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Are men and women different? The Pope says so.

 
 
Foxfyre
 
Reply Sat 31 Jul, 2004 12:37 pm
I would like this not to become another debate re pros and cons of abortion and/or homosexuality/gay rights/gay marriage etc. as both are discussed in depth on other threads.

What the Pope is specifically addressing here is the whole concept of gender and that there are biological differences between the sexes with resulting equally valuable but differing roles in the proper structure of things.

Agree or disagree? Are men and women different? While of course there will be exceptions, overall are men and women biologically gifted for differing roles?

Pope warns feminists


Bishops told to take hard line on issue of gender


John Hooper in Rome and Tania Branigan
Saturday July 31, 2004
The Guardian

The Pope will call on leaders of the Roman Catholic church today to attack feminist ideologies which assert that men and women are fundamentally the same.
The Vatican is concerned that this belief is eroding what it regards as women's maternal vocation. But a paper on the subject which is due to be published today - the Vatican's third major pronouncement on women's role in the quarter century of John Paul's papacy - has drawn scornful criticism from feminists and academics.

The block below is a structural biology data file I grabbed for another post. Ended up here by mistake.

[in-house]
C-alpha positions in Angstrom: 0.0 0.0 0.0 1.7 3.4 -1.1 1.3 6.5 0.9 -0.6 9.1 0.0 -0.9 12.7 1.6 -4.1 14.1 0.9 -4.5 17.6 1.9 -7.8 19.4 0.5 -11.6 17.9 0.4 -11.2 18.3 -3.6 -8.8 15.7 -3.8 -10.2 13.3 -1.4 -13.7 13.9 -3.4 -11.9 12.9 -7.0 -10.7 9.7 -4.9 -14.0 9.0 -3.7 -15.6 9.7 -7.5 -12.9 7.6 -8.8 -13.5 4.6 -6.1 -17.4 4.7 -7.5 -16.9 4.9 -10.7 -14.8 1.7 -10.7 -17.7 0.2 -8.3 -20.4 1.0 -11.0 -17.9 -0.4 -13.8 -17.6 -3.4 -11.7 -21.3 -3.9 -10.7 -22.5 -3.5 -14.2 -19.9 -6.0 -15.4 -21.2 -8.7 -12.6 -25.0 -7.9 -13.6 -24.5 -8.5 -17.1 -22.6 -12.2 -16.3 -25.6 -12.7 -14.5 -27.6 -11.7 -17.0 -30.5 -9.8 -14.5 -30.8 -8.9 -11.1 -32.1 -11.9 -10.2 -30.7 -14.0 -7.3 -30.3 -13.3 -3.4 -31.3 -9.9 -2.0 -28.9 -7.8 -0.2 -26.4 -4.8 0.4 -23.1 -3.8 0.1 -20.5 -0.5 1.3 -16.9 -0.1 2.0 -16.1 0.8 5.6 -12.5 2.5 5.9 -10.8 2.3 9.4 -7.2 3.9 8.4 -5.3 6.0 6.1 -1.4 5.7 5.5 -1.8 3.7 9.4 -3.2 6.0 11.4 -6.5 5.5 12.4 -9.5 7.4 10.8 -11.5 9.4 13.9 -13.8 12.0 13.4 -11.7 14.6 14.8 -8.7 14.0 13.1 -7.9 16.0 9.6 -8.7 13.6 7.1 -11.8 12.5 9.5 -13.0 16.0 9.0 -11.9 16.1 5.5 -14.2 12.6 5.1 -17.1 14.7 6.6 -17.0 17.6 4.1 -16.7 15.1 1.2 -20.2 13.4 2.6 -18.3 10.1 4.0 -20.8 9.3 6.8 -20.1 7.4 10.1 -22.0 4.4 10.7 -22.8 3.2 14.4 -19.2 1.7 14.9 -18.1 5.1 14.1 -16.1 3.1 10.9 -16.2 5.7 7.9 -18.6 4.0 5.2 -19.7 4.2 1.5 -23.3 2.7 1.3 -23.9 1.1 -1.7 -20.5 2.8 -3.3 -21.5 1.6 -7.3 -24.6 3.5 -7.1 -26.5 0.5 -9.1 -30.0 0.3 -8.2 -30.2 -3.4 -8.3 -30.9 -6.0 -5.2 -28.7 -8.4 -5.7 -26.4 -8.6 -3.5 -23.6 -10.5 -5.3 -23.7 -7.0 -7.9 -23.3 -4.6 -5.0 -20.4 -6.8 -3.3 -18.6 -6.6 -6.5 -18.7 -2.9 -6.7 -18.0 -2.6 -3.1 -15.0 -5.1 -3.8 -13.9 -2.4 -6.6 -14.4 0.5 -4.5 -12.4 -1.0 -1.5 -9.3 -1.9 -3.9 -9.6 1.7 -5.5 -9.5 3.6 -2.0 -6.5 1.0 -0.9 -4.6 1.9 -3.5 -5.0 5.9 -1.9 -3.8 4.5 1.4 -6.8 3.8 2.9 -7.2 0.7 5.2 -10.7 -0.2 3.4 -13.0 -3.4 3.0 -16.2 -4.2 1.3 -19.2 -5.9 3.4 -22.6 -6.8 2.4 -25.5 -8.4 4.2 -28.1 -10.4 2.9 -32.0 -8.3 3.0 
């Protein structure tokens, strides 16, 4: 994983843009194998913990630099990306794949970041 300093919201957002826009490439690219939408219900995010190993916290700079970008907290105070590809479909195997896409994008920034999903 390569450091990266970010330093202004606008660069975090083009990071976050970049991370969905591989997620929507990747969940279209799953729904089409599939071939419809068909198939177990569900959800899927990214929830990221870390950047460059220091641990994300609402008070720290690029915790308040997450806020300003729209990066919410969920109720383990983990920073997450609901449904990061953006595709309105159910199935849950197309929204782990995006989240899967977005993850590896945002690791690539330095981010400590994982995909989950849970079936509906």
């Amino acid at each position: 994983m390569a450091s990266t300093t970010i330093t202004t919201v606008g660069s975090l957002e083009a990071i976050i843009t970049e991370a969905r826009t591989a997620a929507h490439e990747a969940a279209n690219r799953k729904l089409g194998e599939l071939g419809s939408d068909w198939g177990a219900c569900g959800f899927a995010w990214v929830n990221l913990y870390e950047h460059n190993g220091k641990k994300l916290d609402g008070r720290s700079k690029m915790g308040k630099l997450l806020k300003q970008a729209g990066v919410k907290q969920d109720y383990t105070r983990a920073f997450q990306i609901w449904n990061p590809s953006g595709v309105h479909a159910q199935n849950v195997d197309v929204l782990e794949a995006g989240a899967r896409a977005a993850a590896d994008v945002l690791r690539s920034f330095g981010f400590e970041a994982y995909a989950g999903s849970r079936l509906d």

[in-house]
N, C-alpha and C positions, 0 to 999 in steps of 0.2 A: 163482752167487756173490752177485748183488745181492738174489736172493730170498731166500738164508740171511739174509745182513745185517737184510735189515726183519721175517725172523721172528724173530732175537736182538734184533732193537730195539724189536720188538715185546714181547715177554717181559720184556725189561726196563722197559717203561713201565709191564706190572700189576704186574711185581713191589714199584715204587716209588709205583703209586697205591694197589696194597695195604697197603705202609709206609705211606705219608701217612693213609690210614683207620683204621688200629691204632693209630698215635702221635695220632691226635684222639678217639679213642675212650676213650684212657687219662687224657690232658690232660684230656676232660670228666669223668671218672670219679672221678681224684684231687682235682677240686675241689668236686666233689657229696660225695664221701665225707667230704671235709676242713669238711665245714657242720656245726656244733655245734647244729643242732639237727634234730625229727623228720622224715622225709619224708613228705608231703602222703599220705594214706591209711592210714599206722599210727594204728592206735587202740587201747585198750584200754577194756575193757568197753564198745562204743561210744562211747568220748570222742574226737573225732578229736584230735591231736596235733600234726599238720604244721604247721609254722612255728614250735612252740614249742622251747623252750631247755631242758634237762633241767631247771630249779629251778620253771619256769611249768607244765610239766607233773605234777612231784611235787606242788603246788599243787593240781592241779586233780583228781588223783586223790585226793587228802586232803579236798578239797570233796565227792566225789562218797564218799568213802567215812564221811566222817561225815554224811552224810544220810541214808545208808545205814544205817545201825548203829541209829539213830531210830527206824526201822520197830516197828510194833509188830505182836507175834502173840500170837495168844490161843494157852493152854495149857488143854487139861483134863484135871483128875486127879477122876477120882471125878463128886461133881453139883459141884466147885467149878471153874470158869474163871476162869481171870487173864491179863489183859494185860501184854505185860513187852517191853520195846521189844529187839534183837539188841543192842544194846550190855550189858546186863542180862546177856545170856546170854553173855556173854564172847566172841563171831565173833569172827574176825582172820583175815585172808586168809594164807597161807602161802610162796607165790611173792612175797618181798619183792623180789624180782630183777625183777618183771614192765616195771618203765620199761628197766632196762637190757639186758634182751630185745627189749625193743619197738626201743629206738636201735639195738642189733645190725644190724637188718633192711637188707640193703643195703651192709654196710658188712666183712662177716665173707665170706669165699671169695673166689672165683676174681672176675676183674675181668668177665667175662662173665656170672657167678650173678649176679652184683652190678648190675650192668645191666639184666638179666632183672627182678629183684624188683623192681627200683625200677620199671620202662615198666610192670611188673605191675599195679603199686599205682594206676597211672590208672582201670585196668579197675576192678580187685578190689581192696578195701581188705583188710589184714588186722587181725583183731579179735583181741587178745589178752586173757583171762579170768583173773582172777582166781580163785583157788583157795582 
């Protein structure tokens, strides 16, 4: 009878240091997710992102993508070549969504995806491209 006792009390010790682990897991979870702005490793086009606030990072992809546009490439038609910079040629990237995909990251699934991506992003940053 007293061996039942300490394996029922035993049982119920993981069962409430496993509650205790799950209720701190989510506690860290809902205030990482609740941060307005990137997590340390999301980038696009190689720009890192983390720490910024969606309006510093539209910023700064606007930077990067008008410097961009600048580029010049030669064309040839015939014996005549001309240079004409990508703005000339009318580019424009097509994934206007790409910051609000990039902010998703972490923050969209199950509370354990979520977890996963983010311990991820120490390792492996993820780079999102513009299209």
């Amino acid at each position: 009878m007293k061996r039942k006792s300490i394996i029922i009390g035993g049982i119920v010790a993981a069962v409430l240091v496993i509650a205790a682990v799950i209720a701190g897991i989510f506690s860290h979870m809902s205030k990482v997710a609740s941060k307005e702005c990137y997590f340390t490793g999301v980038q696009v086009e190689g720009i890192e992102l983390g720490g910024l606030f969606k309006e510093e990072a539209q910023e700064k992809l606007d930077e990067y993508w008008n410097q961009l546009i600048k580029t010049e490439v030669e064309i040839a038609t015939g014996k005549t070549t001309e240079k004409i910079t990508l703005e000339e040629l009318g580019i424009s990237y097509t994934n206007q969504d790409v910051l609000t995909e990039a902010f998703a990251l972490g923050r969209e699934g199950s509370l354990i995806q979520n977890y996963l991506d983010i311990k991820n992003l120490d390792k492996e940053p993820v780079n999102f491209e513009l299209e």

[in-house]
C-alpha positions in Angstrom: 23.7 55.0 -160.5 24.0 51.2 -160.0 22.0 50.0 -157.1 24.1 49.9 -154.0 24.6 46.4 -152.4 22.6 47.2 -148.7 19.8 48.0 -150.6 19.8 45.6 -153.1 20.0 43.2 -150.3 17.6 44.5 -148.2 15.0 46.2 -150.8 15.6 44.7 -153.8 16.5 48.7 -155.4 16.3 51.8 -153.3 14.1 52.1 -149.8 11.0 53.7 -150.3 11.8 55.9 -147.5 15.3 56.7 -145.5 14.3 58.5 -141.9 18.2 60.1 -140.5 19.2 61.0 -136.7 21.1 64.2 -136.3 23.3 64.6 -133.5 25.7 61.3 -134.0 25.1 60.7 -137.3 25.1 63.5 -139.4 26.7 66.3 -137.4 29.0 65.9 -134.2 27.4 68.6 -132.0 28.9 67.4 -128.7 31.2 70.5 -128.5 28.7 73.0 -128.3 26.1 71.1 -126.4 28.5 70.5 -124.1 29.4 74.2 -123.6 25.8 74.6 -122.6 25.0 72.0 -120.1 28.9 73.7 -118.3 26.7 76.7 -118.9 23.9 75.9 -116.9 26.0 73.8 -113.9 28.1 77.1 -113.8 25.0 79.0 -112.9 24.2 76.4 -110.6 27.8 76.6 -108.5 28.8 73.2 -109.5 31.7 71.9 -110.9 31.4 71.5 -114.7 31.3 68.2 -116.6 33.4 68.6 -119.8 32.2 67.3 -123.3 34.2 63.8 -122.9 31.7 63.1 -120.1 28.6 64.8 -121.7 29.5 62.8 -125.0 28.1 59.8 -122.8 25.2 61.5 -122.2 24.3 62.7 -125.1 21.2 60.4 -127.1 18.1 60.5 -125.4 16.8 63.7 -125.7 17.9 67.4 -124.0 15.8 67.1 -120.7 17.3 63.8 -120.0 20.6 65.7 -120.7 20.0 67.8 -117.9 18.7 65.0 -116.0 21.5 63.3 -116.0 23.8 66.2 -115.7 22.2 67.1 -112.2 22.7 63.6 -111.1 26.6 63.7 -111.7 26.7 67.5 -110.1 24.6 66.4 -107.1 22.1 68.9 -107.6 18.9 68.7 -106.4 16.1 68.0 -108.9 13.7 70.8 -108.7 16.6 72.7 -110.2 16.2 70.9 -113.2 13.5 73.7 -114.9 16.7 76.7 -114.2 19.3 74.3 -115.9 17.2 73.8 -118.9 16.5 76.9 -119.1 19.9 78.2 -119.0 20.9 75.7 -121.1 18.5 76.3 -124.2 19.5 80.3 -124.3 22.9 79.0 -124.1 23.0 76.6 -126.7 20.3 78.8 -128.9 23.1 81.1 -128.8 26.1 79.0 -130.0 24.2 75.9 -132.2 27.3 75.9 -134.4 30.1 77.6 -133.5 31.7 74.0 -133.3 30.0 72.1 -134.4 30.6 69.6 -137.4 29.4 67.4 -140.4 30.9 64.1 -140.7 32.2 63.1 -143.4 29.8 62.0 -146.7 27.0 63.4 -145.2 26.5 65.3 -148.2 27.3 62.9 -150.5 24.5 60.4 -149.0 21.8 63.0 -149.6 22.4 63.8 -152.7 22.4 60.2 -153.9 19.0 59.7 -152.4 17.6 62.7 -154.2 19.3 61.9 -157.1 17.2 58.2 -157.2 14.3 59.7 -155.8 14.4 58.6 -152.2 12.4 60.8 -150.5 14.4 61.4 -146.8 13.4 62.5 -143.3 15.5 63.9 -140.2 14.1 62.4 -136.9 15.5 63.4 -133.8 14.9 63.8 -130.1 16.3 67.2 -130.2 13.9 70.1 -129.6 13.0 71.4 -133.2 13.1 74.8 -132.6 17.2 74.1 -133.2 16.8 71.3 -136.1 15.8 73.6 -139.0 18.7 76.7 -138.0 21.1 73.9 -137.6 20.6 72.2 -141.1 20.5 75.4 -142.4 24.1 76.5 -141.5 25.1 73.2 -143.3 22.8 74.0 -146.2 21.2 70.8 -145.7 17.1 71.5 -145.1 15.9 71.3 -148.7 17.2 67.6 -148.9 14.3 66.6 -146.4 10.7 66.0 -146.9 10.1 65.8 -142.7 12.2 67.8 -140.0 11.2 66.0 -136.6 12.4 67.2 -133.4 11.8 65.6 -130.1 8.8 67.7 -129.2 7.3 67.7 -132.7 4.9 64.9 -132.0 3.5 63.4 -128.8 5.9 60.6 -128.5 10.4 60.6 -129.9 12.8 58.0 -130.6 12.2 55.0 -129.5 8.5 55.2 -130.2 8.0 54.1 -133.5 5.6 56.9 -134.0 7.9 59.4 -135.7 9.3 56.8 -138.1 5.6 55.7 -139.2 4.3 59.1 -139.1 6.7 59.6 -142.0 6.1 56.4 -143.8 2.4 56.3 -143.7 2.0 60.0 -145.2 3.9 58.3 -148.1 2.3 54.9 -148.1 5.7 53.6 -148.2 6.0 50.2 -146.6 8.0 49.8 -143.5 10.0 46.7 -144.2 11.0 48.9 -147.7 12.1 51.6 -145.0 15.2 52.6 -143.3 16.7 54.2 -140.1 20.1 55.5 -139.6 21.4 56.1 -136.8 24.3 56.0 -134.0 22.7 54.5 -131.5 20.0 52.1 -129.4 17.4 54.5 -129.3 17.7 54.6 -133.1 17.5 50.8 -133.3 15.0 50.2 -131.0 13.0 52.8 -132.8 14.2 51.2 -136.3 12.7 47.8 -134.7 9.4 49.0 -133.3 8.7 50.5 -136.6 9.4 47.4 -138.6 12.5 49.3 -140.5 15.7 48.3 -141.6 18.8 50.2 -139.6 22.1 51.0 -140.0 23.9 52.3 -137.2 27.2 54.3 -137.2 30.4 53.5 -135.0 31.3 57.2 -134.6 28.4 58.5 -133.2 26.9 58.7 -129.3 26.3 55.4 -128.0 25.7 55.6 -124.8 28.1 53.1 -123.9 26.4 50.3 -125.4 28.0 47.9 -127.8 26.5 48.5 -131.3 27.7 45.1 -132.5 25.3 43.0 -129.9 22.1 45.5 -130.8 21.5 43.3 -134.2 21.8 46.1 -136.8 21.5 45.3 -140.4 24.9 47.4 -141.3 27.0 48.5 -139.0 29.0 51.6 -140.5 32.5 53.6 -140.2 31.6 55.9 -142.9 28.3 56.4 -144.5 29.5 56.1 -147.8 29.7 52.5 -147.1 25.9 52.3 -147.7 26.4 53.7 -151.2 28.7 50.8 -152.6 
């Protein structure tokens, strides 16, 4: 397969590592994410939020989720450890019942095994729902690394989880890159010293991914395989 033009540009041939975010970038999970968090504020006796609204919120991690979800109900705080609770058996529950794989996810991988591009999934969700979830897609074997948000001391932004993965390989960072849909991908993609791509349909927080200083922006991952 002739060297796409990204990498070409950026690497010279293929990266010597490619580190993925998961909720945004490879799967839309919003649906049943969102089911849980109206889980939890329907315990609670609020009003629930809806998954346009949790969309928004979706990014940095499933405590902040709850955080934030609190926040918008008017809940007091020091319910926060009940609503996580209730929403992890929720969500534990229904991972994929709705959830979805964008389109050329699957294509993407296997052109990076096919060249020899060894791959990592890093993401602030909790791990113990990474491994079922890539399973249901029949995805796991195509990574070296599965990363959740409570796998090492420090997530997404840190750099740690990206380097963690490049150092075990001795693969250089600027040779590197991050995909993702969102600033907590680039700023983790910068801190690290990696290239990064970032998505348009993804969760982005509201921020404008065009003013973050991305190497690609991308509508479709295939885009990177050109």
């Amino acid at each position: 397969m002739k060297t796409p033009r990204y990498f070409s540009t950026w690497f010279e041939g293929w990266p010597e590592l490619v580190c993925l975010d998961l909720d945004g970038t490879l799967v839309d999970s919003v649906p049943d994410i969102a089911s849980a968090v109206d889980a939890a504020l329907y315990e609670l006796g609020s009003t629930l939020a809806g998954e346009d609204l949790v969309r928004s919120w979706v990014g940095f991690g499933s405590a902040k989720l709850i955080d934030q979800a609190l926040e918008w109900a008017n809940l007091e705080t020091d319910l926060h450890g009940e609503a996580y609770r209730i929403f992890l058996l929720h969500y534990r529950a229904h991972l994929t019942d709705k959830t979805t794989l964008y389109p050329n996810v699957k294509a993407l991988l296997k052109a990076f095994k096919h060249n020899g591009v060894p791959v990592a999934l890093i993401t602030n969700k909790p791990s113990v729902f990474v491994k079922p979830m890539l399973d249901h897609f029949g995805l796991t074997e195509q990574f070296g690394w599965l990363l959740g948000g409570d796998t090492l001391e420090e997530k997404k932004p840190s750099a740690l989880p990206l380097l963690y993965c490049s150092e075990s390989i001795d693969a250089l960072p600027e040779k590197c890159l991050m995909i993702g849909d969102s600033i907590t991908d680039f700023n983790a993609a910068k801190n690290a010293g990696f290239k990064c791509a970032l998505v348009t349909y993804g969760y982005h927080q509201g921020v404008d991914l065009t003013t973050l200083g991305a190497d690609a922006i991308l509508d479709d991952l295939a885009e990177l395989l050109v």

According to a leaked extract, the document accuses feminists of "blurring the biological difference between man and woman".

But it is also understood to break new ground by appealing to governmentsto give help to women so they can cope with their broader modern responsibilities.

It emerged yesterday that the Vatican itself had taken a further step towards incorporating women into the previously all-male leadership of the Roman Catholic church. A nun, who was not named in Italian media reports, was said to be working as a high-level aide to the Pope's "foreign minister", Archbishop Giovanni Lajolo.

The statement of doctrine on gender issues is the first serious attempt by the Vatican to come to grips with a world of working women. But it is just as clearly intended to prevent any erosion of the church's resolute opposition to gay mar riage, the incorporation of women into the priesthood, and trends in gender studies which the Pope has damned as "misleading conceptions of sexuality".